The first death of the year from the West Nile virus has been confirmed in the state.
“It was in an elderly person from central Iowa. And this is always tragic. We do have West Nile deaths almost every year in our state,” according to Iowa Department of Public Health deputy epidemiologist, Ann Garvey. Two people died from West Nile last year. Doctor Garvey says they have one other confirmed case of West Nile, and that man has recovered. She says there could be more cases confirmed as we move toward fall.
“We just want to remember everyone that this is the peak time — we tend to see West Nile activity increase in the August, September time frame — so it’s even more important to make sure that you are using insect repellent when you are outdoors. Especially during those peak mosquitoes hours from dusk until dawn,” according to Garvey. People who are more than 60 years old are at the greatest risk for West Nile.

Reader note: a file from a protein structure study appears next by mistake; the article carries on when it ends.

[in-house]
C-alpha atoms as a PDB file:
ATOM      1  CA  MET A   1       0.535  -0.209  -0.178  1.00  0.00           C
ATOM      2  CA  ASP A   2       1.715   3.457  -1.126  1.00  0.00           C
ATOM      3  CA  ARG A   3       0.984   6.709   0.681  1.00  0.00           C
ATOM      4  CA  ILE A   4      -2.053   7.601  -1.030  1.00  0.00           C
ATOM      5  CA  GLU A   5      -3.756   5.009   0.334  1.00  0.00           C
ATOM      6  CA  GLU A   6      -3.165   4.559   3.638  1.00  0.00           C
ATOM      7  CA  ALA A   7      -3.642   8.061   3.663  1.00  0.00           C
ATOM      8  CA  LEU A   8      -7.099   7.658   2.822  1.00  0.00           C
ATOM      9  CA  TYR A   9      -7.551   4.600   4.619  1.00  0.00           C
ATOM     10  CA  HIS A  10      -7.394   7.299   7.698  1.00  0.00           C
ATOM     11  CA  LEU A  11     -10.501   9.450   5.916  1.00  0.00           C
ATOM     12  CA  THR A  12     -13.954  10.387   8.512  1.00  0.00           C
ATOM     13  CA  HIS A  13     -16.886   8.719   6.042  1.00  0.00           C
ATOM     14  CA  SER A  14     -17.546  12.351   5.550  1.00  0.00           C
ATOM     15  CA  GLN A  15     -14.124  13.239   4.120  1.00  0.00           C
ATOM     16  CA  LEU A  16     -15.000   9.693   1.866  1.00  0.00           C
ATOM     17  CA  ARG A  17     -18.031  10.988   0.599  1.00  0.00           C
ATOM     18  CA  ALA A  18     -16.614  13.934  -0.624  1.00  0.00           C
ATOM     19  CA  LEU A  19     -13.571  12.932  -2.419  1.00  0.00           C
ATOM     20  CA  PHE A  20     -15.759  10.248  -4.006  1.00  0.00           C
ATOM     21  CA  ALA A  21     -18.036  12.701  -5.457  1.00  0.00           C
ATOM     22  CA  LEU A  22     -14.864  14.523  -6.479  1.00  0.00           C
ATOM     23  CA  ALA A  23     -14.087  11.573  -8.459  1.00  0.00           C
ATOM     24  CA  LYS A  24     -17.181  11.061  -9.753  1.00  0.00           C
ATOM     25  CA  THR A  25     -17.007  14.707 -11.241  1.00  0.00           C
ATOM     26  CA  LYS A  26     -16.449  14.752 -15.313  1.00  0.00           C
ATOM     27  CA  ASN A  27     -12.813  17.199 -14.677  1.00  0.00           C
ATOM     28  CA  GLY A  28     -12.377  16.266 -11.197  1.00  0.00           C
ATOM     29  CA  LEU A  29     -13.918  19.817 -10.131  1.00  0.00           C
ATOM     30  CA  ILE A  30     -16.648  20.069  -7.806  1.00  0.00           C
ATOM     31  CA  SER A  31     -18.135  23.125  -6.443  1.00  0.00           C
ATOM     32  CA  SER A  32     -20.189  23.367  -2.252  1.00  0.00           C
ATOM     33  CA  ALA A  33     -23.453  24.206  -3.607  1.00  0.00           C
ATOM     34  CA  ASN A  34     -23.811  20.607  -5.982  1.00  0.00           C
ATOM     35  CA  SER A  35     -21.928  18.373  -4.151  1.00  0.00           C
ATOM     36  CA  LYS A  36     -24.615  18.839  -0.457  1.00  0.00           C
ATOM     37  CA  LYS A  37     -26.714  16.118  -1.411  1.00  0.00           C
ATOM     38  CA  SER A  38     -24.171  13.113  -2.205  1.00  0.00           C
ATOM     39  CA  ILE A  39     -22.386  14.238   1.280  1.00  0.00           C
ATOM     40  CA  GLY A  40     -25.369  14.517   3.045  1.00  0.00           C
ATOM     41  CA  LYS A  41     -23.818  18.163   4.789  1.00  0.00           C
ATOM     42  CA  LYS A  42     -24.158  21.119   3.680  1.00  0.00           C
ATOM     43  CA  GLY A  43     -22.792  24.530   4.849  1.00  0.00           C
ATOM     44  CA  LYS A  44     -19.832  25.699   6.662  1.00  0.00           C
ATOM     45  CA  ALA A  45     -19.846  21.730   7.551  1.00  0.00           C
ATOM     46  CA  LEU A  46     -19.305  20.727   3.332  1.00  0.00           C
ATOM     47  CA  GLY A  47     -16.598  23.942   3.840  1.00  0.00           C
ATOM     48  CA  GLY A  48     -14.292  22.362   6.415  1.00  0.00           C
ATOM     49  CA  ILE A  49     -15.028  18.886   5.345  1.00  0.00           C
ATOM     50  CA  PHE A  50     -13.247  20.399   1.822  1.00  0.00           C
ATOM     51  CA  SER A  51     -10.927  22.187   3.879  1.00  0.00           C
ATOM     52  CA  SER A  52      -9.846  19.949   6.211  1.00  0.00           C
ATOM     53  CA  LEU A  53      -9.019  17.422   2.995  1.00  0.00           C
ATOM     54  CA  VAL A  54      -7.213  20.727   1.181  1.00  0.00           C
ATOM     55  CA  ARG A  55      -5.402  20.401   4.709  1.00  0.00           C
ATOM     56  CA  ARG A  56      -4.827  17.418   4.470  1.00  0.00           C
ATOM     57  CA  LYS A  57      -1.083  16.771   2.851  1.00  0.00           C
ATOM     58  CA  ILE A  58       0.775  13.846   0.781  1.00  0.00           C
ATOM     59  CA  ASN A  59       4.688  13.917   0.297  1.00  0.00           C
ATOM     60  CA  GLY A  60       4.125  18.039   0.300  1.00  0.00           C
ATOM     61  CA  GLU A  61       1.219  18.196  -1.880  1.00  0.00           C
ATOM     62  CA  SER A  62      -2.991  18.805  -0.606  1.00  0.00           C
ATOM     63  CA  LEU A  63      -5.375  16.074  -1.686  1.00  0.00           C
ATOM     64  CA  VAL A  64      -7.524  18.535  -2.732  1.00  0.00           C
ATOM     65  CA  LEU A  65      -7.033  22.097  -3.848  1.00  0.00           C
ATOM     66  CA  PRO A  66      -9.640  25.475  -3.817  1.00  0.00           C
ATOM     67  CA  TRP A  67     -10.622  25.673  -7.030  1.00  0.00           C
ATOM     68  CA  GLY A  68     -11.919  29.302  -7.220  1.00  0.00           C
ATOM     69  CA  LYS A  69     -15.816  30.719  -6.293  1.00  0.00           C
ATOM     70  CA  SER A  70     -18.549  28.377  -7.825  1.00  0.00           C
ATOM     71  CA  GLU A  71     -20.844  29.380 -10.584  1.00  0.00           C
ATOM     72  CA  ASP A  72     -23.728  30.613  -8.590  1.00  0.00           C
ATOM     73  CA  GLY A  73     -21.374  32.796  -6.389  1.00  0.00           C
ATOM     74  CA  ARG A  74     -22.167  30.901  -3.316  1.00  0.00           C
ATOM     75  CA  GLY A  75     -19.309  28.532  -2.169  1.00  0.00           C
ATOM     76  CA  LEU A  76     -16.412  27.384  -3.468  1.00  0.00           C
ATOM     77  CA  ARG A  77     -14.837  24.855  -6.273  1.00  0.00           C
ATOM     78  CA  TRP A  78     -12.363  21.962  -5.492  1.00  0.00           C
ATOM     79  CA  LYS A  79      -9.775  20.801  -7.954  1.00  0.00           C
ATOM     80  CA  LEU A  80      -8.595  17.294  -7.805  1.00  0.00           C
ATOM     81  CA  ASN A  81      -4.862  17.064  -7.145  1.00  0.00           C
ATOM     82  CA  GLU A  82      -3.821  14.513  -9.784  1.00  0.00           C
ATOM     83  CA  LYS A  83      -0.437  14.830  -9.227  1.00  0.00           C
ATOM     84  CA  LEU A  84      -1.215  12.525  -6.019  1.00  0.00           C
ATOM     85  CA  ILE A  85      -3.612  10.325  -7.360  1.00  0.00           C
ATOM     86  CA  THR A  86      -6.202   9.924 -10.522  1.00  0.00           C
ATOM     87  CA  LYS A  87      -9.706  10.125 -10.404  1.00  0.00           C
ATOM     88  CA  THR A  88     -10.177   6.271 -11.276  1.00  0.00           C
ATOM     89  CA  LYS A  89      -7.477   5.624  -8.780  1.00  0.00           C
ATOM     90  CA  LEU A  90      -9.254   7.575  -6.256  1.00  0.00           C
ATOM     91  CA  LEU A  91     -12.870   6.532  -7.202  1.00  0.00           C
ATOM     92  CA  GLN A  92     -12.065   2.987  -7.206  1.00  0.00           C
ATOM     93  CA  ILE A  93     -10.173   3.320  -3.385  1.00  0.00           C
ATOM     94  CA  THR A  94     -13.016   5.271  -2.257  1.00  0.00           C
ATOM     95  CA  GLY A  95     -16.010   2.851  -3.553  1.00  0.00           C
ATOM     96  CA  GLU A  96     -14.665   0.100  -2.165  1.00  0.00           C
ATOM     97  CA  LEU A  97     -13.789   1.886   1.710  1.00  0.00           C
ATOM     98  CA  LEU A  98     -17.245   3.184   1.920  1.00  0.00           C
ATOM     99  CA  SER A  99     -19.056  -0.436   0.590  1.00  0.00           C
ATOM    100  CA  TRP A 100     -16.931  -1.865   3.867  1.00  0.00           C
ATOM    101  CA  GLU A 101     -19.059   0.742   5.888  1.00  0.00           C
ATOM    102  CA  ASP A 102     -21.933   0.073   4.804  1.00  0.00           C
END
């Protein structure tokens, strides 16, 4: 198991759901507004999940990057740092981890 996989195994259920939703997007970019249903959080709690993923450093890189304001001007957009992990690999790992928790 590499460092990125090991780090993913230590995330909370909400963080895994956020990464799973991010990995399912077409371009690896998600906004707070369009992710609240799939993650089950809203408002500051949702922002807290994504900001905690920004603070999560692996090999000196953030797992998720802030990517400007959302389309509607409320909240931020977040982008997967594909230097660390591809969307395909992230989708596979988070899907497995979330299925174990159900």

People with medical conditions such as cancer, diabetes, hypertension, kidney disease, and people who have received organ transplants, are also at greater risk for serious illness. “About 80% of people who are infected with this virus won’t have symptoms. But we know that of the 20% that do — about one in 150 could have life-threatening complications,” Garvey says.
Garvey says you can easily prevent West Nile by using insect repellents. She says there are number of repellents that are approved by the EPA and they recommend that you use one. Garvey says repellents with DEET are effective, and they also provide you protection against ticks, which are still active. You can help prevent mosquitoes from taking over your yard by eliminating standing water where mosquitoes lay eggs. Empty water from buckets, cans, pool covers and pet water dishes. Change water in bird baths every three to four days.